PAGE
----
Previously, I outlined the initial stages of my personal preparations for a presentation at American Society of Human Genetics (ASHG) 2015 conference. This was my first platform talk presentation and I was thrilled at the opportunity to share my research. At the same time, I was equally petrified at the prospect of speaking to a room full of knowledgeable society members. In the end, with the help of my mentor and fellow lab members, I gave my talk with minimal hiccups. Here are some tips for preparing your own talk at a conference.
1. Practice makes perfect, really.
Even a week before the meeting commenced, I had practiced my talk numerous times to many different people. Not only did this allow me to streamline my sentences, but my words also came out more naturally. This reflected in my tone, allowing for a more conversational speech that was easier for people to follow. Additionally, with repetition, I came to rely less and less on my notes.
Most important though, getting comfortable with the words is crucial for timing purposes. Most talks, regardless of types, are usually limited by time, and it is imperative to be concise while keeping to the schedule.
2. Review all uploaded materials meticulously, and prepare backups.
Even though PowerPoint is ubiquitous at this point, never underestimate the potential for slides to get distorted when being transferred from one computer to another. For my own upload, minimal edits of font size and type were enough. At the other end of the spectrum, for a few frantic speakers whose data images had completely disappeared after upload, more major reformatting was necessary. Either way, it’s always safest to have a backup of your slides and images in a separate, accessible format.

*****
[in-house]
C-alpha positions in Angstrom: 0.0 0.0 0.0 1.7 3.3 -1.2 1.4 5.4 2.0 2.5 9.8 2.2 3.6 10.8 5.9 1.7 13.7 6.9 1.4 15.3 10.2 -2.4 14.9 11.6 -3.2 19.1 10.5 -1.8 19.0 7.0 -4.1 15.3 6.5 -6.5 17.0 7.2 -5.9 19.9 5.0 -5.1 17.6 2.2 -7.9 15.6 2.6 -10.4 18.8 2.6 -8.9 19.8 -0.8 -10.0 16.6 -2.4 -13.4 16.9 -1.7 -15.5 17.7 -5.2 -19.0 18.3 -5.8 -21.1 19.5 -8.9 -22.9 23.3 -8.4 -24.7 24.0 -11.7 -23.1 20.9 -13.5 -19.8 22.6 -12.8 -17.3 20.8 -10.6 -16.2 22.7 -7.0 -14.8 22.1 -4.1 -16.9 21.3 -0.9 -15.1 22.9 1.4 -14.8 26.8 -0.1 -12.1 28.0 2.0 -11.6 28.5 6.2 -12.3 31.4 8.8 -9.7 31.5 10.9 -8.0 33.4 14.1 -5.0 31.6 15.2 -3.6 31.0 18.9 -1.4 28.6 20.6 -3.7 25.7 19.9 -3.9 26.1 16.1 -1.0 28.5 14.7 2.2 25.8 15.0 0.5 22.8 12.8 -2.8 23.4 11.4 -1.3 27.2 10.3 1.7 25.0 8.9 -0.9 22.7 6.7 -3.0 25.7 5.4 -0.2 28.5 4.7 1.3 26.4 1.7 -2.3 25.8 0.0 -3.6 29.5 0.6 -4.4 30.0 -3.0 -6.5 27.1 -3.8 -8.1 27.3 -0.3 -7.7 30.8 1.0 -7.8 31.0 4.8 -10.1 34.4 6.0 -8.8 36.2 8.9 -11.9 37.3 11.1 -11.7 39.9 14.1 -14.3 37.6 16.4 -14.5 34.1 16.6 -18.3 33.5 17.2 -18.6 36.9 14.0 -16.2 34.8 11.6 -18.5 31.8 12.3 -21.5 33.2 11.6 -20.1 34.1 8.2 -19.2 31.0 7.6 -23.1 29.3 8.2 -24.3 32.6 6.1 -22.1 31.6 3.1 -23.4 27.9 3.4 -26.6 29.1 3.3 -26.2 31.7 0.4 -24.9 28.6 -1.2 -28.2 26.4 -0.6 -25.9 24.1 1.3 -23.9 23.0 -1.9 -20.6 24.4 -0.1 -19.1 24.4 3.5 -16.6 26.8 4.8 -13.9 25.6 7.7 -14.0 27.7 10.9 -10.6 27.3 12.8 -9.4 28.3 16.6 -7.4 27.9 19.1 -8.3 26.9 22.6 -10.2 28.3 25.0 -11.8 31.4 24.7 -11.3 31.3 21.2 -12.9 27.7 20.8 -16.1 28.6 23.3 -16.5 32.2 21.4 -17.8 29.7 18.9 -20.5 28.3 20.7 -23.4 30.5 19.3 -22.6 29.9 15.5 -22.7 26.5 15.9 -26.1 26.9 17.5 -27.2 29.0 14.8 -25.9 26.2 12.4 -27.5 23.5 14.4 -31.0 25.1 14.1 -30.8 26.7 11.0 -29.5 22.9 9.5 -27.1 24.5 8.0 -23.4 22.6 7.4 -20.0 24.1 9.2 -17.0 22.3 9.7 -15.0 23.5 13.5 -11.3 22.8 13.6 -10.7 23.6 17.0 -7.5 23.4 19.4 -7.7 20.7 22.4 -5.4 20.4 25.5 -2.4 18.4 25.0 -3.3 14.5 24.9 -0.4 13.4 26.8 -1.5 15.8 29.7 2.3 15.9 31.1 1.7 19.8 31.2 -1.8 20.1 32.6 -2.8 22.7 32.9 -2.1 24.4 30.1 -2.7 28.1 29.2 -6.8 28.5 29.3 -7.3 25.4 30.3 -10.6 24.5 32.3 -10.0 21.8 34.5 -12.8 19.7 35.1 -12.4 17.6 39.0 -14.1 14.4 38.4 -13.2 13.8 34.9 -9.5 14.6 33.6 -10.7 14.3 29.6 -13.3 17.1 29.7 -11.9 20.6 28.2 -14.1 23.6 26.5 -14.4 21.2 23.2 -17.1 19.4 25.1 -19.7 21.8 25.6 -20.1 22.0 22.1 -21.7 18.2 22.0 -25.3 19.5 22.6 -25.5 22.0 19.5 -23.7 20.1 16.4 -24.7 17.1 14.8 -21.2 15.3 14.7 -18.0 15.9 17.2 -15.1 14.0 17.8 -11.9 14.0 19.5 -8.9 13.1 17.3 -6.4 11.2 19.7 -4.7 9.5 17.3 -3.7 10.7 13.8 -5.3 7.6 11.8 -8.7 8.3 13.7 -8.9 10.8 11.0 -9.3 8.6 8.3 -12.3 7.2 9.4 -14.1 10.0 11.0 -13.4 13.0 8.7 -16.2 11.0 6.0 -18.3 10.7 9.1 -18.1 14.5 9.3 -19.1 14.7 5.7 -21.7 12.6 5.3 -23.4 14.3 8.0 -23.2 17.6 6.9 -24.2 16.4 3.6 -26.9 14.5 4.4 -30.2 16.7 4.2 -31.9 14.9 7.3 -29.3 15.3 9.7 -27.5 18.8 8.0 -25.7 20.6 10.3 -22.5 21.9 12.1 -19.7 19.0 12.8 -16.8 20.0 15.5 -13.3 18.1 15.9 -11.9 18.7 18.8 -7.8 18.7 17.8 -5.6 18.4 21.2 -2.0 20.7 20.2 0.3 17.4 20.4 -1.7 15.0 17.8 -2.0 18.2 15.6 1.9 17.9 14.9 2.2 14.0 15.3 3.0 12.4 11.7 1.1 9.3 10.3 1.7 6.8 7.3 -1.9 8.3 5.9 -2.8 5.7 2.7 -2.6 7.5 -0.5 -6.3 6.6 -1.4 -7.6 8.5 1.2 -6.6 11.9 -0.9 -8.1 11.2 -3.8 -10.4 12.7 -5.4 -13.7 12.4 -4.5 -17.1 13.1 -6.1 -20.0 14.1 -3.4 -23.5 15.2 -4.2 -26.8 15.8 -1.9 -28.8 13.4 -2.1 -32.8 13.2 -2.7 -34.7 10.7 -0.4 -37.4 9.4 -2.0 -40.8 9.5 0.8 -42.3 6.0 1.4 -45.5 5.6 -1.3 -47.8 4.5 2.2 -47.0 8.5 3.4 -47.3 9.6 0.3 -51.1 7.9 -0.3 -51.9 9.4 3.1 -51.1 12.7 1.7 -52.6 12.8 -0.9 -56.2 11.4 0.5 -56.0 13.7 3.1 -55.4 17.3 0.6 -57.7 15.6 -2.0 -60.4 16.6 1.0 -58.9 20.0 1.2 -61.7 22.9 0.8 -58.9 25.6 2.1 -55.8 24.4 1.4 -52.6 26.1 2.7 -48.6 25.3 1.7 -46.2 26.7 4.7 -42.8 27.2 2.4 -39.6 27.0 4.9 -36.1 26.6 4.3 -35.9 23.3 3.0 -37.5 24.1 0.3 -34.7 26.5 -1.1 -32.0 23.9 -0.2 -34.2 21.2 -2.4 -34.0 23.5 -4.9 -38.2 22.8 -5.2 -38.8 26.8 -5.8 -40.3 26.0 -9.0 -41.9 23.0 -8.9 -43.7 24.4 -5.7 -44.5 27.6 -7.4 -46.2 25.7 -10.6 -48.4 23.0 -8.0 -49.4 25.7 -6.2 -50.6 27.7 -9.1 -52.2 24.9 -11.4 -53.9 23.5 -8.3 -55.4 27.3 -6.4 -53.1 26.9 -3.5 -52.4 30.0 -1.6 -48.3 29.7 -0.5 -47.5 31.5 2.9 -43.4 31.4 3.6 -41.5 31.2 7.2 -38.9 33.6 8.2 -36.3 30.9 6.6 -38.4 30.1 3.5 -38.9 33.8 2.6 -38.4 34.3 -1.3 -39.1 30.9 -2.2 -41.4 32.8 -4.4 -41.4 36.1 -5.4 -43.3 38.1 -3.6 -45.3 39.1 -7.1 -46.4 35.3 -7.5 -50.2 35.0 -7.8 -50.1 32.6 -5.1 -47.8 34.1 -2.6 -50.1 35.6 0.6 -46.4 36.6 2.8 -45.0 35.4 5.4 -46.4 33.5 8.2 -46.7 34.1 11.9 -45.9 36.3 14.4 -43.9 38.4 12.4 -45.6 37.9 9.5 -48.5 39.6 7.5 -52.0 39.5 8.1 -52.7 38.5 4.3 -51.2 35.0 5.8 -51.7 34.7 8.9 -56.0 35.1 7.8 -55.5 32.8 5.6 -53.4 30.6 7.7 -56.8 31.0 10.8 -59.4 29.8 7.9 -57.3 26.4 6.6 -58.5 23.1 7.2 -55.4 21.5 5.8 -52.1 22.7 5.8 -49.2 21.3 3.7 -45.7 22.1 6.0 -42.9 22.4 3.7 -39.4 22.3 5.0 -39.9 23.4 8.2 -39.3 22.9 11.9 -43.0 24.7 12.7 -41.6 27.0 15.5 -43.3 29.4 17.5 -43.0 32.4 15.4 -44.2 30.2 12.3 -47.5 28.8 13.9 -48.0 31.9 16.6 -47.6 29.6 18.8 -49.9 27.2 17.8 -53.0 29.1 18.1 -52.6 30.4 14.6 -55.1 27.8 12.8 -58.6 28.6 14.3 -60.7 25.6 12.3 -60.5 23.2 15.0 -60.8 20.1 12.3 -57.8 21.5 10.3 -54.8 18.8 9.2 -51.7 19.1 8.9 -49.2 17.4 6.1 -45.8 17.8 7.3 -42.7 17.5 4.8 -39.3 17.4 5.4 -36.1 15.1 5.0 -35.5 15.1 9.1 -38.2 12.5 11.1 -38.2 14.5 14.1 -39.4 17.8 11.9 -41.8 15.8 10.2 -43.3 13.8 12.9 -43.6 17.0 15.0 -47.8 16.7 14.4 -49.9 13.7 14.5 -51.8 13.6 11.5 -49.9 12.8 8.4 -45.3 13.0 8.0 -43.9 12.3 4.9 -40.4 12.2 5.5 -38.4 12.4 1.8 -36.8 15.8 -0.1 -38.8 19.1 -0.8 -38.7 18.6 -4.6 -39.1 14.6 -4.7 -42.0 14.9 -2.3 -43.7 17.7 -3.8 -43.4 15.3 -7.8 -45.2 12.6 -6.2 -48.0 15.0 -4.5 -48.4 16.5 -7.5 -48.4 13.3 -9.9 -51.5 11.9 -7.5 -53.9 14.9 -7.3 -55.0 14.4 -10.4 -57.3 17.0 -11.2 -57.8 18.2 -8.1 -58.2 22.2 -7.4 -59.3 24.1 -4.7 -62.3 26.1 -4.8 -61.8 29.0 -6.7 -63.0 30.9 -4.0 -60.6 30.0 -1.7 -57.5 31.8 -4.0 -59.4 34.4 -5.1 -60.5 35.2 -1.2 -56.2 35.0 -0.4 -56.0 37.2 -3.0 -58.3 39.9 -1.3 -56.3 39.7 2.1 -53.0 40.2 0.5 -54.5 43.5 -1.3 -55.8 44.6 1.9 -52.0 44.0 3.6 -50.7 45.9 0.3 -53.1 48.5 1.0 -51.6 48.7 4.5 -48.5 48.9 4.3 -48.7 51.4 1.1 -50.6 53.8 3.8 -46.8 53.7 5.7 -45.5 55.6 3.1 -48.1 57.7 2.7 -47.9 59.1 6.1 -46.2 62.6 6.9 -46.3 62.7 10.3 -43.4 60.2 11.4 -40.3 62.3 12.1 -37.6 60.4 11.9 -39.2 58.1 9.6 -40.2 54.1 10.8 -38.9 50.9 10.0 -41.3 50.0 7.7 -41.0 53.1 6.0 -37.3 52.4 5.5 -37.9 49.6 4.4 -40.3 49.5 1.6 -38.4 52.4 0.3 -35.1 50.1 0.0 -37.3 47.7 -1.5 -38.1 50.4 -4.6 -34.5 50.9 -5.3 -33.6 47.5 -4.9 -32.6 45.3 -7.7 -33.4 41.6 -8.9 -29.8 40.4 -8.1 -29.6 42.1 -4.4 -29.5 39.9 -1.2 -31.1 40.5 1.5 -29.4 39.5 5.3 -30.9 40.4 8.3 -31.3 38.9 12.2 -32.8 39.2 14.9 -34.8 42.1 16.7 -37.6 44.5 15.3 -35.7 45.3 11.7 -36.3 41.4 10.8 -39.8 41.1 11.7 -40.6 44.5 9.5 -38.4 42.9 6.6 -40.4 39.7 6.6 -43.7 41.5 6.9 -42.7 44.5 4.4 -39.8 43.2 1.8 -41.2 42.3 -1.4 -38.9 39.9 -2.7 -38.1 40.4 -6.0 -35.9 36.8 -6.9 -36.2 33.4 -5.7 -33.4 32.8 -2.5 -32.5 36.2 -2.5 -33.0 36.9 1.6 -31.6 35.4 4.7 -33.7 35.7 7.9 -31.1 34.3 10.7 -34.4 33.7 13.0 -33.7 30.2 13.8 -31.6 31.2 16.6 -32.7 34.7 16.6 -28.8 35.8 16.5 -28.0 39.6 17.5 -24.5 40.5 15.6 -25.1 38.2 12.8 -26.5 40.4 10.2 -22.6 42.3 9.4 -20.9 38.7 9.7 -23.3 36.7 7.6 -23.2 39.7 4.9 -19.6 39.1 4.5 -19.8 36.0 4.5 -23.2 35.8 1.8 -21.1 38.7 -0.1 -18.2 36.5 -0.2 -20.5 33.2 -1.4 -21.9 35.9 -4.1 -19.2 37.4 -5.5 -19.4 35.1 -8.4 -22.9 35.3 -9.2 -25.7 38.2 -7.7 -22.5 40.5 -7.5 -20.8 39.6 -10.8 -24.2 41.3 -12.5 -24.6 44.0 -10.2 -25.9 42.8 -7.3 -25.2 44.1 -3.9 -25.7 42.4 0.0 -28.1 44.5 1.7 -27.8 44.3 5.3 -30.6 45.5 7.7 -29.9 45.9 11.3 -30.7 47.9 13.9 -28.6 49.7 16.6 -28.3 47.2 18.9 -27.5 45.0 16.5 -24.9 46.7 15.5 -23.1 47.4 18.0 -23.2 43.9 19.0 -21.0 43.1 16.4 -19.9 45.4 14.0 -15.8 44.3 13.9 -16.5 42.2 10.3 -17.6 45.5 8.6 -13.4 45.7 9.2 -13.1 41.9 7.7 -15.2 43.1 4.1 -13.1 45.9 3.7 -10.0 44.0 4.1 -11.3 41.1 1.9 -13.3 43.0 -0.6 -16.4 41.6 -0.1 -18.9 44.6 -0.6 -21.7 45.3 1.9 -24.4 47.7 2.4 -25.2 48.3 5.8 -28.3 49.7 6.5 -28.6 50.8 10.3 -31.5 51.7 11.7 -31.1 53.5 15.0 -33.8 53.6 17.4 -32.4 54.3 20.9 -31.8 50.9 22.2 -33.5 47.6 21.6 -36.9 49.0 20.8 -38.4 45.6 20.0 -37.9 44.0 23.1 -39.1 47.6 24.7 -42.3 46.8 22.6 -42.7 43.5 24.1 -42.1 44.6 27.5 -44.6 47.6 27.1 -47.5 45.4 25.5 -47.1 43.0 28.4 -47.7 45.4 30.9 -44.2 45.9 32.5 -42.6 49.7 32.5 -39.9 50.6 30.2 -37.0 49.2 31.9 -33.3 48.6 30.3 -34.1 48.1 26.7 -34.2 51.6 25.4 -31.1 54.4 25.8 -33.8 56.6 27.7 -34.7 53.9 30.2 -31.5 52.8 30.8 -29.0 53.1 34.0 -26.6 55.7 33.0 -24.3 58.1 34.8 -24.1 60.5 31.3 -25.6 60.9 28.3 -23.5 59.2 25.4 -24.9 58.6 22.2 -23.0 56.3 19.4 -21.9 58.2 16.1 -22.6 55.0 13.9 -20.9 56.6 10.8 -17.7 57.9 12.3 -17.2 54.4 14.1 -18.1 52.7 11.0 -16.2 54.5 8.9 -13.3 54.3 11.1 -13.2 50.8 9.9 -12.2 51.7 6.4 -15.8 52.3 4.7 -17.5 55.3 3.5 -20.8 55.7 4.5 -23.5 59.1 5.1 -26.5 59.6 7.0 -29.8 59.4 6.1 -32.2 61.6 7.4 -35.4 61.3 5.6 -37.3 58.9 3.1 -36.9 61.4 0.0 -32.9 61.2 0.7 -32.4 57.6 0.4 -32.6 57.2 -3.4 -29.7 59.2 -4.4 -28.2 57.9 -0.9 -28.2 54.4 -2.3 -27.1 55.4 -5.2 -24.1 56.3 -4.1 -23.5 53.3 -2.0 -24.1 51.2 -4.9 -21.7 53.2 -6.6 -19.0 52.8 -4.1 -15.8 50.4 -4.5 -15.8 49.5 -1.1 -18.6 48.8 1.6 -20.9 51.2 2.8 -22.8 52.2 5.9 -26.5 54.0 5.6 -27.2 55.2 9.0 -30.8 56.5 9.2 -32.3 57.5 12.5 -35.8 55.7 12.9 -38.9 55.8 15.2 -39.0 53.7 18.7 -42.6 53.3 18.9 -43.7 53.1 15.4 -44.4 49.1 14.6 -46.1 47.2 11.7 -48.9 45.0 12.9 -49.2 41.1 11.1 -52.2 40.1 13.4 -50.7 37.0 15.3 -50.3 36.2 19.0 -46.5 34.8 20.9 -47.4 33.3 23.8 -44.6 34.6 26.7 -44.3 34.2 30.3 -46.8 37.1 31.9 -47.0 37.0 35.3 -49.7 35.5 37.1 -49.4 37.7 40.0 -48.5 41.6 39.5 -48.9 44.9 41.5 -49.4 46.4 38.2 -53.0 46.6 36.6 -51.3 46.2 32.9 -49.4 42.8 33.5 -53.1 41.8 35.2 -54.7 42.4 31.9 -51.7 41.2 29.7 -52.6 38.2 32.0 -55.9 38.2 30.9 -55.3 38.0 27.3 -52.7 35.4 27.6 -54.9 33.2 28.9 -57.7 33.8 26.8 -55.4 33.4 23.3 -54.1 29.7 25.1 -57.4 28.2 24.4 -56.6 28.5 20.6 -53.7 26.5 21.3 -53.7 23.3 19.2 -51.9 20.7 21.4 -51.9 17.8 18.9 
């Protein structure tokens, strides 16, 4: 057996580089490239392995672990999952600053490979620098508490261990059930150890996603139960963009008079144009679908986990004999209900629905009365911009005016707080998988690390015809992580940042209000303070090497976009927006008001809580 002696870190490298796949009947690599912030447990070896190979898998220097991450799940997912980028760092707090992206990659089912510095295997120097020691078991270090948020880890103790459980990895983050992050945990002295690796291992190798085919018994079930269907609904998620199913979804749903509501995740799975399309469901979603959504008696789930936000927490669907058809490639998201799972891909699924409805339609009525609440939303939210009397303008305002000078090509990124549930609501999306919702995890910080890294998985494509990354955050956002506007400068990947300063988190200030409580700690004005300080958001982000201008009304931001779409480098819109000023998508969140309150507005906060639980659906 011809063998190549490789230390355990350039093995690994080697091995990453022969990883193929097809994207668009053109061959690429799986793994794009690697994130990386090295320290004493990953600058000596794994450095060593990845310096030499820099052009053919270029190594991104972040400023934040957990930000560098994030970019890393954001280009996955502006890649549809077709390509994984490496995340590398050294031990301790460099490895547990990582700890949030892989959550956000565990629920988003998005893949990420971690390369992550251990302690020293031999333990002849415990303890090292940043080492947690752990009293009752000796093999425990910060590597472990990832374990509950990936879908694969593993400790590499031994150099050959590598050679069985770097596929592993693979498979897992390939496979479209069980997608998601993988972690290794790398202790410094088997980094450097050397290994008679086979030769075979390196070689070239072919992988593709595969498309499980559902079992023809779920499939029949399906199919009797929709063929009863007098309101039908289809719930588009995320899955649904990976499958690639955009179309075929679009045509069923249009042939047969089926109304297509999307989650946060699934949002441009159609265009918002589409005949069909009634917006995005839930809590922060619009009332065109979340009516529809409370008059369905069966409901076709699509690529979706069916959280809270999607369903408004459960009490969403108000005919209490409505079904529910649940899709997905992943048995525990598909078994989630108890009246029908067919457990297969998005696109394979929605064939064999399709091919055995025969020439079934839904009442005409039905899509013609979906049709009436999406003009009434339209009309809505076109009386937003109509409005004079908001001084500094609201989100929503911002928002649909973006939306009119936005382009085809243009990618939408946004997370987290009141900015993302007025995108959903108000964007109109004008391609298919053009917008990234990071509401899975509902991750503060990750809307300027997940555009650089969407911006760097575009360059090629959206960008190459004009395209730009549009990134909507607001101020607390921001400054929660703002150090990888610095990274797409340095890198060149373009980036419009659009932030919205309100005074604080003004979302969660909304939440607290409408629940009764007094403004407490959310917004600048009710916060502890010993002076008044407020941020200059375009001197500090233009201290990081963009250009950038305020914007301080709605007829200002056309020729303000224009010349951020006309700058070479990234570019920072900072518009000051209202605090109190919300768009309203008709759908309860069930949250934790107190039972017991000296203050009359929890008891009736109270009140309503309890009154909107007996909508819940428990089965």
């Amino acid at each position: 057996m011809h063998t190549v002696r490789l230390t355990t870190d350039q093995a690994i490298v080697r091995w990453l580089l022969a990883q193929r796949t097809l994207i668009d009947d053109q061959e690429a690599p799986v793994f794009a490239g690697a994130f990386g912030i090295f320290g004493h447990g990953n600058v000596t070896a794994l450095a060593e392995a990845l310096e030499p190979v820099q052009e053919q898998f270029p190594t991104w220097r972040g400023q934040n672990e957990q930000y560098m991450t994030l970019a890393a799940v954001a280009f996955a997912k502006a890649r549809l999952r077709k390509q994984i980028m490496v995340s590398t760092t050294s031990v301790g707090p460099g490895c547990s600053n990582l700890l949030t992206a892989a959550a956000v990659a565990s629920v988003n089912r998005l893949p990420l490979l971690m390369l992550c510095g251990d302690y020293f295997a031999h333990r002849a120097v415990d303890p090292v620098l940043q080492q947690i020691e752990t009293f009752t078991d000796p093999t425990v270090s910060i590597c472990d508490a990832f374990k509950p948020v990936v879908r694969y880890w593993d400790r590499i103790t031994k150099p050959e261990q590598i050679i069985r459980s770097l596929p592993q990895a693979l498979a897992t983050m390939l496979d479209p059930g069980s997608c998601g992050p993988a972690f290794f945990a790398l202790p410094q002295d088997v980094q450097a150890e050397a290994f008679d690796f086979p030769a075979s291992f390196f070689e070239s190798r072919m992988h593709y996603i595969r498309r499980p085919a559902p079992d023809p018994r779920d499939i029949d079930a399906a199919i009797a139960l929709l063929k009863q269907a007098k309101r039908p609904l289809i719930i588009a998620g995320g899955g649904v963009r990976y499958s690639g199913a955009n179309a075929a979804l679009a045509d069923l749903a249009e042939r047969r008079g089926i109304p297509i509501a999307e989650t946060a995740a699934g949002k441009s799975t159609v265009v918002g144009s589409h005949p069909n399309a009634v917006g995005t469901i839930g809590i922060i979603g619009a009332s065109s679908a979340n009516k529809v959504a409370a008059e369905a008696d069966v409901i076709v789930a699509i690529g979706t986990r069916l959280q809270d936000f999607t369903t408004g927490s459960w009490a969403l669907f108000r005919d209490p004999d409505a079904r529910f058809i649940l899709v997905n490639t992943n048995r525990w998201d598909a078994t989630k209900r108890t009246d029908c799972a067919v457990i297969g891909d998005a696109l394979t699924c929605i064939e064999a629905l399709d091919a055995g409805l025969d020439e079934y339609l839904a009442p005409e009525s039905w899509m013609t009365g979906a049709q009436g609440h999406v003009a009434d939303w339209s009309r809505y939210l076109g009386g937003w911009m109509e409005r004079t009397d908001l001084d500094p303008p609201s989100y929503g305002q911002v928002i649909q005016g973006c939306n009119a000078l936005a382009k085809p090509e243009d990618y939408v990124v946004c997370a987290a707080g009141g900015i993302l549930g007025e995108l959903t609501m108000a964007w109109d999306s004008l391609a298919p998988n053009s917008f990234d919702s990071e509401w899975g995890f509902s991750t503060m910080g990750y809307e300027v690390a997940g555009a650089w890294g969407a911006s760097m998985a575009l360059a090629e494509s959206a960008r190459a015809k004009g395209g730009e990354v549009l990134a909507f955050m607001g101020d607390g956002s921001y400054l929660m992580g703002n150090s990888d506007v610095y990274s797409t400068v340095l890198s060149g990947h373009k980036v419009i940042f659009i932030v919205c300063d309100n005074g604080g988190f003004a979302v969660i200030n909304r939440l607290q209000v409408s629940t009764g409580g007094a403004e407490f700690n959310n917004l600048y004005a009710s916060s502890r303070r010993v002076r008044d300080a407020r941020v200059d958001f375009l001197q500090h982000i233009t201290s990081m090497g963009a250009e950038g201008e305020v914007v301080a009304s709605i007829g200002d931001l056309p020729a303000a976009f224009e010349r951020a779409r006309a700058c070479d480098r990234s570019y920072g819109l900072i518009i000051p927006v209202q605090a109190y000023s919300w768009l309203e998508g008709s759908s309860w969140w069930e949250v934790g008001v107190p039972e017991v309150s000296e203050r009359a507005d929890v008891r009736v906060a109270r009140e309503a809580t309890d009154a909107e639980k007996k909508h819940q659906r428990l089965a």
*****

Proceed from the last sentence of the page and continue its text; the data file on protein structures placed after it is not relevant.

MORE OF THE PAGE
3. Don’t forget the Q&A portion!
Although delivering the data and research is a significant portion of any talk, the Q&A portion is arguably equally as important. This is the opportunity to gauge the audience’s understanding and possibly engage in some meaningful connections. To that end, I prepared by reflecting on my own slides and acknowledged points where things may seem confusing or underdeveloped. This allowed me to formulate some potential questions as well as prepare some possible answers.
Of course no one can truly predict all the questions, so keep in mind that “I don’t know” is a perfectly legitimate answer. It is also important to remember that questions are often sparked by genuine curiosity, not animosity, and so answers should reciprocate the same level of enthusiasm.
4. Keep calm and breathe.
On the day of the presentation, plan for plenty of time for arrival and introductions to the moderators. Remember that everything that can be done has been done, and all that’s left to do is to breathe and begin.
In my case, coming up on the dais and looking at the audience, I met many eager faces and a few encouraging smiles. My comments with the first few slides went almost by instinct, until I finally calmed myself and spoke to the audience instead of merely saying words. The talk went much more comfortably after that point. I realized then that it was just like giving a lab meeting, except with a few more friendly stranger-scientists listening in.